The Woke Mob Comes for a Marxist

A quick glance at right-wing media today would lead one to the conclusion that the Red Menace threatens Western democracies once again. The conservative celebrity Mark Levin in his new book, American Marxism, blames the republic’s ills on this foreign threat. Mike Gonzalez of the Heritage Foundation has denounced Black Lives Matter (BLM) as an offshoot of Marxism because it replaces Marx’s proletariat with black Americans as the agent of revolutionary change. Yoram Hazony, the philosophical defender of conservative nationalism, issued a dark warning in Quillette about the unprecedented threat that Marxism poses to America’s institutions:

There is blood in the water and the new Marxists will not rest content with their recent victories. In America, they will press their advantage and try to seize the Democratic Party. They will seek to reduce the Republican Party to a weak imitation of their own new ideology, or to ban it outright as a racist organization. And in other democratic countries, they will attempt to imitate their successes in America. No free nation will be spared this trial.

Perhaps not to be outdone, major representatives of the left in academe and the media have affirmed the relevance of Marxism. Patrisse Cullors, the co-founder of BLM, has described herself and her fellow organizers as “trained Marxists.” The leaders of Antifa have similarly insisted that their battle against “fascism” continues the struggle of the Communists who duked it out with fascists and Nazis in the 1920s and 1930s. On a more cerebral level, the British Marxist Terry Eagleton argued in his 2011 book, Why Marx Was Right, that the theory of historical materialism was more relevant than ever, especially in the aftermath of the near-collapse of the capitalist order in 2008. Judging from these divergent accounts, it appears that Marxism, despite the confident prediction of President Ronald Reagan, is not “on the ash heap of history.”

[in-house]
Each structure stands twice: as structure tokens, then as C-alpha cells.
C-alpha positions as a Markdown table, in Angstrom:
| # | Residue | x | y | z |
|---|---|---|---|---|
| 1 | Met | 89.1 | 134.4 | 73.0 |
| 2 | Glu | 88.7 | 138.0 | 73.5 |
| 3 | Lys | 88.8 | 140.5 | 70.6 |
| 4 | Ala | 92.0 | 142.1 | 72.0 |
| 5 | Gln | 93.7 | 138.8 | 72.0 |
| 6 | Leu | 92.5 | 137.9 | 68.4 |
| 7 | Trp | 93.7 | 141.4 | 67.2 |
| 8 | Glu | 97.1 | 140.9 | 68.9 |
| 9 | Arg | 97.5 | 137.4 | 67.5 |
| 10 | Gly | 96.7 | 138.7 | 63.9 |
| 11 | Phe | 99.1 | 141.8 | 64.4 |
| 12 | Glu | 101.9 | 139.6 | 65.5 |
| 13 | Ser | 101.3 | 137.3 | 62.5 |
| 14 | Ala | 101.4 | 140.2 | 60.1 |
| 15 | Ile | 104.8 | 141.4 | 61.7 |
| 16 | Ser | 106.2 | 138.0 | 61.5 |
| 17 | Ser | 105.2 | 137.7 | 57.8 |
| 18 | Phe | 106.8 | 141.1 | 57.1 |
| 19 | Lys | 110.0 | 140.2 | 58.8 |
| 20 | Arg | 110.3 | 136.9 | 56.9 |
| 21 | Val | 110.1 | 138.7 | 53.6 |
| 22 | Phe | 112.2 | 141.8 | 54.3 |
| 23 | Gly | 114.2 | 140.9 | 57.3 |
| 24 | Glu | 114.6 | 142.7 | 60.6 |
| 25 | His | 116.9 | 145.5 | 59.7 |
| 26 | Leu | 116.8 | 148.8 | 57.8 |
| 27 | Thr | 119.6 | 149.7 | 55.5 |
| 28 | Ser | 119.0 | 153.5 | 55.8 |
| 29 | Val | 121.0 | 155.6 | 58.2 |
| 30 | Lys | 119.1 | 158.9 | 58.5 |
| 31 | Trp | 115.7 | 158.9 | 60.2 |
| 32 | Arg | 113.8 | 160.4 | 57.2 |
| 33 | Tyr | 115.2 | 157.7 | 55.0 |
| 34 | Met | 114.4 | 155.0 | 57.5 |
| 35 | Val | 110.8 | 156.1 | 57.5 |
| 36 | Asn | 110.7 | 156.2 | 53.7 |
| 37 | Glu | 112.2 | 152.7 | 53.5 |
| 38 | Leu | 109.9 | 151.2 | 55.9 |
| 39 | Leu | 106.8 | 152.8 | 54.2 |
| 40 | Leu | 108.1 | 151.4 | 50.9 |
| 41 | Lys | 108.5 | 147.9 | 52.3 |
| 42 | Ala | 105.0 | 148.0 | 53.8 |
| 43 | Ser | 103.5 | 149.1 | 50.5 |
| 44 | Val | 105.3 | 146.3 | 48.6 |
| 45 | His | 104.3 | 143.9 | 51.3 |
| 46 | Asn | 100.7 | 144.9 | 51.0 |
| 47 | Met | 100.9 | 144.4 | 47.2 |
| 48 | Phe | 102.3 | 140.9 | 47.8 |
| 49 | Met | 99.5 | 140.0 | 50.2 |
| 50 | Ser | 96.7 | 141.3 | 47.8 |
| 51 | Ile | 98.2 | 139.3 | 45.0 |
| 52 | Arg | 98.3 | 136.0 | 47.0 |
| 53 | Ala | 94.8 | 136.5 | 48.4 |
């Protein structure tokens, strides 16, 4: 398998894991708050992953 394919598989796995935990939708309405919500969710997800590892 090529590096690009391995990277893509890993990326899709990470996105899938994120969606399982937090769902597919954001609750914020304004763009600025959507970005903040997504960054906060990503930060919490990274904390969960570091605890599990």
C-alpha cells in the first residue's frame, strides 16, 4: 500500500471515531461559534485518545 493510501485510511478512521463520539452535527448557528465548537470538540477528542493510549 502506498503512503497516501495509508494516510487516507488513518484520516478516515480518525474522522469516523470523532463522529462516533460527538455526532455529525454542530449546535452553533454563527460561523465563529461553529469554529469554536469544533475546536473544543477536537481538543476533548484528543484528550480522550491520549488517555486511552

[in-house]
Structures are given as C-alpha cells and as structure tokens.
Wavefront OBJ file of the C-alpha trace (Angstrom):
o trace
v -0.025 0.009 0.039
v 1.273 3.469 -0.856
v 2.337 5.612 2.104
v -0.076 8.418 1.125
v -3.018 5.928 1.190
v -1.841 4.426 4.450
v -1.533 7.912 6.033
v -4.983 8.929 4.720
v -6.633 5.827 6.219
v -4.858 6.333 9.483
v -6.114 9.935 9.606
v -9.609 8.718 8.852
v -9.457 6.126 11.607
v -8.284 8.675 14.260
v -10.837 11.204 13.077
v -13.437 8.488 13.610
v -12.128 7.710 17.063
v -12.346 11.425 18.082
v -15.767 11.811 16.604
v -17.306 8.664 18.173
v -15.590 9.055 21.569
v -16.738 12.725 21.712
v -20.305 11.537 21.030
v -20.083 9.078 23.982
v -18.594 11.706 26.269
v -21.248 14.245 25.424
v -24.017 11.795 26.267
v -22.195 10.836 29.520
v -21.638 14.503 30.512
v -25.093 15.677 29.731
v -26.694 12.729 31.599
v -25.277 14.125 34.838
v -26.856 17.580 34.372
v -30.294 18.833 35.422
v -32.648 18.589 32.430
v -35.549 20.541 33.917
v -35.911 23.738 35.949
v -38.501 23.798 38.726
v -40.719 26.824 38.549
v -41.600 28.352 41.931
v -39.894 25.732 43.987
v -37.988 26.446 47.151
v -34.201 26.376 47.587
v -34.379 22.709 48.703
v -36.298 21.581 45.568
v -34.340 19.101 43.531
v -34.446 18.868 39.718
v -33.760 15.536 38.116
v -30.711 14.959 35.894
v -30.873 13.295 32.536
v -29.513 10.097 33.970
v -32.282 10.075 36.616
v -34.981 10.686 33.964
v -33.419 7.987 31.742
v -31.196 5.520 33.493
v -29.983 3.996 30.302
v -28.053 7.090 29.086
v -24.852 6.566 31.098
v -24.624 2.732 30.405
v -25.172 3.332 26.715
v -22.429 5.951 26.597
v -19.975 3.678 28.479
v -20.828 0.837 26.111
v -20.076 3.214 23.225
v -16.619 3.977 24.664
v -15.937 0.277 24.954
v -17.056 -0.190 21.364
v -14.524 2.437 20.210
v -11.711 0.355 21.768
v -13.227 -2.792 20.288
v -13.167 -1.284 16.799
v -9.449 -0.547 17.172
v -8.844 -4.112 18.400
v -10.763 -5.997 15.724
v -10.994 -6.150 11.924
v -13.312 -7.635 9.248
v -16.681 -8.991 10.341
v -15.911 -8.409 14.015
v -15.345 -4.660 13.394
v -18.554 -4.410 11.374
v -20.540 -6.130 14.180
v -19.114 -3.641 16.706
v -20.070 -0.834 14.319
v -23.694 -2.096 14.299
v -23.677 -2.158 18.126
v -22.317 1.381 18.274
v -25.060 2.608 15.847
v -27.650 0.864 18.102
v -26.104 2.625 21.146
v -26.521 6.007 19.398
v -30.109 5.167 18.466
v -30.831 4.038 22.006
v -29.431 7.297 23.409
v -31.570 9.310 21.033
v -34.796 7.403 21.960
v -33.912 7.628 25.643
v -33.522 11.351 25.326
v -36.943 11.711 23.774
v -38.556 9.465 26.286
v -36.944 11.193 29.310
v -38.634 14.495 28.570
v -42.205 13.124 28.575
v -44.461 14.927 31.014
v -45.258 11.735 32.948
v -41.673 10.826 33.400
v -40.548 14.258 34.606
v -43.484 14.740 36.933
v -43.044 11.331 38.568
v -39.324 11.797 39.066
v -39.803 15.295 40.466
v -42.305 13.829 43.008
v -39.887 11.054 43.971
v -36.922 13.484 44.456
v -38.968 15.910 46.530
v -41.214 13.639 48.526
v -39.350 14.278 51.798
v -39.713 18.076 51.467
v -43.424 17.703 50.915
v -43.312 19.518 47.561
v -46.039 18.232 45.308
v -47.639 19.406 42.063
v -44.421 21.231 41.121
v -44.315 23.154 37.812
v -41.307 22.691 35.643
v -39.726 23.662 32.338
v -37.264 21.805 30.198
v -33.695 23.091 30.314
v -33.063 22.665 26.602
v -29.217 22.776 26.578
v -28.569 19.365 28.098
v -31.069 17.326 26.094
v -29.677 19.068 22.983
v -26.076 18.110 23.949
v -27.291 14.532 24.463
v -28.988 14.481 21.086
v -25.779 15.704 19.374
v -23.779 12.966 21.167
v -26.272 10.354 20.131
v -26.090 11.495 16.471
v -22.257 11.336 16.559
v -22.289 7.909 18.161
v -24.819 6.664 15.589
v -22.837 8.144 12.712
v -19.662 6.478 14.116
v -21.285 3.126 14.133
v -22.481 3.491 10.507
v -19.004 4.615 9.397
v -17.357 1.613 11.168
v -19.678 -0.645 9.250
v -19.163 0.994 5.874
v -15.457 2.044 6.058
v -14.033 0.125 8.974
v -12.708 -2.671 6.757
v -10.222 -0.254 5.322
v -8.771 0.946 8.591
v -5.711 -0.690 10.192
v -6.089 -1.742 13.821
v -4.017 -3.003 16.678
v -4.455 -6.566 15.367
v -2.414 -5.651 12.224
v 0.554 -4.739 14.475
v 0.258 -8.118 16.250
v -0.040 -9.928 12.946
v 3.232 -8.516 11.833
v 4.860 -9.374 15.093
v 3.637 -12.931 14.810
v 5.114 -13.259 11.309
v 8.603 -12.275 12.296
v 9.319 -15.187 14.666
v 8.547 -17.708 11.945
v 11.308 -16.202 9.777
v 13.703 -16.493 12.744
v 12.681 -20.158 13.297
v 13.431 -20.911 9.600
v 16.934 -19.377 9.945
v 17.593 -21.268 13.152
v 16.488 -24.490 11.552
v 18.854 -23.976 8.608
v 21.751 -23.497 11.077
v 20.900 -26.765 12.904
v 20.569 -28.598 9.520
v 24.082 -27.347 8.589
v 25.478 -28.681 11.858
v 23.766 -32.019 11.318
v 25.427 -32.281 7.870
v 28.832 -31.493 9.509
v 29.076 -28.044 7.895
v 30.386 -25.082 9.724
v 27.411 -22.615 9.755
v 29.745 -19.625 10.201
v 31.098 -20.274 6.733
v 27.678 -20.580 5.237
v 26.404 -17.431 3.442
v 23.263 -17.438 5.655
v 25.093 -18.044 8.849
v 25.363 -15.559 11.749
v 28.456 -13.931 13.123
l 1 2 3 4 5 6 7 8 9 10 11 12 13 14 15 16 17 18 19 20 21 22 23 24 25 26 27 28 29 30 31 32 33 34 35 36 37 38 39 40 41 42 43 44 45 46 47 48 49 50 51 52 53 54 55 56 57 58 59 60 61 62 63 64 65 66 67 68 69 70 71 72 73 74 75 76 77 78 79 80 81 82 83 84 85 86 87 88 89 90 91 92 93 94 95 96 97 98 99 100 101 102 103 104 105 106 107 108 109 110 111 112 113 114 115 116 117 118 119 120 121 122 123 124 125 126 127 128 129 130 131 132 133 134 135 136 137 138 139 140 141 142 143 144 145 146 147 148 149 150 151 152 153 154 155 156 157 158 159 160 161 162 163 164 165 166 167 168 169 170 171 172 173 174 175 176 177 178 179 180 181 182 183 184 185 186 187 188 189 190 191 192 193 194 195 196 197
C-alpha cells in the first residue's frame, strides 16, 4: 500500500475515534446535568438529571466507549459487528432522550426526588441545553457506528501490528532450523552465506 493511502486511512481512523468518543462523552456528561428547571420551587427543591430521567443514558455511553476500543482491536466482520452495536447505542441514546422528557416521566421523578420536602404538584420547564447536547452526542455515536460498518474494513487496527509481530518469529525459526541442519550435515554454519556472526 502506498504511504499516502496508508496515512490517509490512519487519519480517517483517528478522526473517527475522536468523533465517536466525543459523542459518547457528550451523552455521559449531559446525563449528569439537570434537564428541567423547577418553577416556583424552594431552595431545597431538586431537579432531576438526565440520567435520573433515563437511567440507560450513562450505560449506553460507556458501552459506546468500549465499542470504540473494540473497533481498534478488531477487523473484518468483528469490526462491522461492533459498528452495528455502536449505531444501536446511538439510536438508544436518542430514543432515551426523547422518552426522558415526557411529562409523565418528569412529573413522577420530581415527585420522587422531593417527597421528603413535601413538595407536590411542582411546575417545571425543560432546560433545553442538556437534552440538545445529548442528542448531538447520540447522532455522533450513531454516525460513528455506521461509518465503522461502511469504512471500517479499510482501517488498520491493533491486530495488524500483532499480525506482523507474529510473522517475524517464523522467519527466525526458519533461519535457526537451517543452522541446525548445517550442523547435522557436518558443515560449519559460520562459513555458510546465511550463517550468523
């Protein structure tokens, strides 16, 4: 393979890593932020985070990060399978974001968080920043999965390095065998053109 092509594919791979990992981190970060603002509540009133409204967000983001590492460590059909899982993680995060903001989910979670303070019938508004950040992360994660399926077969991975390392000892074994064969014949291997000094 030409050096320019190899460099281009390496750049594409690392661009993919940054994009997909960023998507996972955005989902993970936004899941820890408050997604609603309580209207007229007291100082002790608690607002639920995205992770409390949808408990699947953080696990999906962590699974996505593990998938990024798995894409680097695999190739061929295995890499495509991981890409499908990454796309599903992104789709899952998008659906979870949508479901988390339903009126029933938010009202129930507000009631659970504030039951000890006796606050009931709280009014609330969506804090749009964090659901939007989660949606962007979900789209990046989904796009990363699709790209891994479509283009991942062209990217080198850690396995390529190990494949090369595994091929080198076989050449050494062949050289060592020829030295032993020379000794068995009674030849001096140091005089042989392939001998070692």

Once in a while, however, the facts on the ground contradict the popular narrative that announces the rebirth of Marxism. The case of Canadian academic Frances Widdowson certainly challenges the assertion that Marxism is the ideological source behind today’s radical left movements. Widdowson, who openly defends Marx’s theory of historical materialism, confirmed in January of this year that she had been fired from a tenured professorship she had held at Calgary’s Mount Royal University since 2008.

Frances Widdowson
(Photo by Todd Korol)

In recent years, Widdowson had voiced political heresies that her university, including her colleagues, could not stomach. In 2020, following the death of George Floyd, she claimed that BLM had “destroyed” the university. In the same year, Widdowson challenged the conclusion of Canada’s Truth and Reconciliation Commission that residential schools for aboriginal children were purveyors of “cultural genocide.” She argued, on the contrary, that these much maligned institutions provided indigenous children with an education that “normally they wouldn’t have received.” The consequence of these comments was a petition signed by 6,000 persons calling for her firing.

By way of explanation, her former employer issued the terse statement that academic freedom “does not justify harassment or discrimination … Mount Royal employees have the right to work in an environment that is respectful and free from harassment.”

Widdowson plans to take legal action against her university for the loss of her tenured position. “I was generally criticizing ‘woke’ ideas,” she said in an interview. She specifically targeted “identity politics that has [sic] become totalitarian, and is imposing itself on the university, and preventing people from openly discussing ideas.”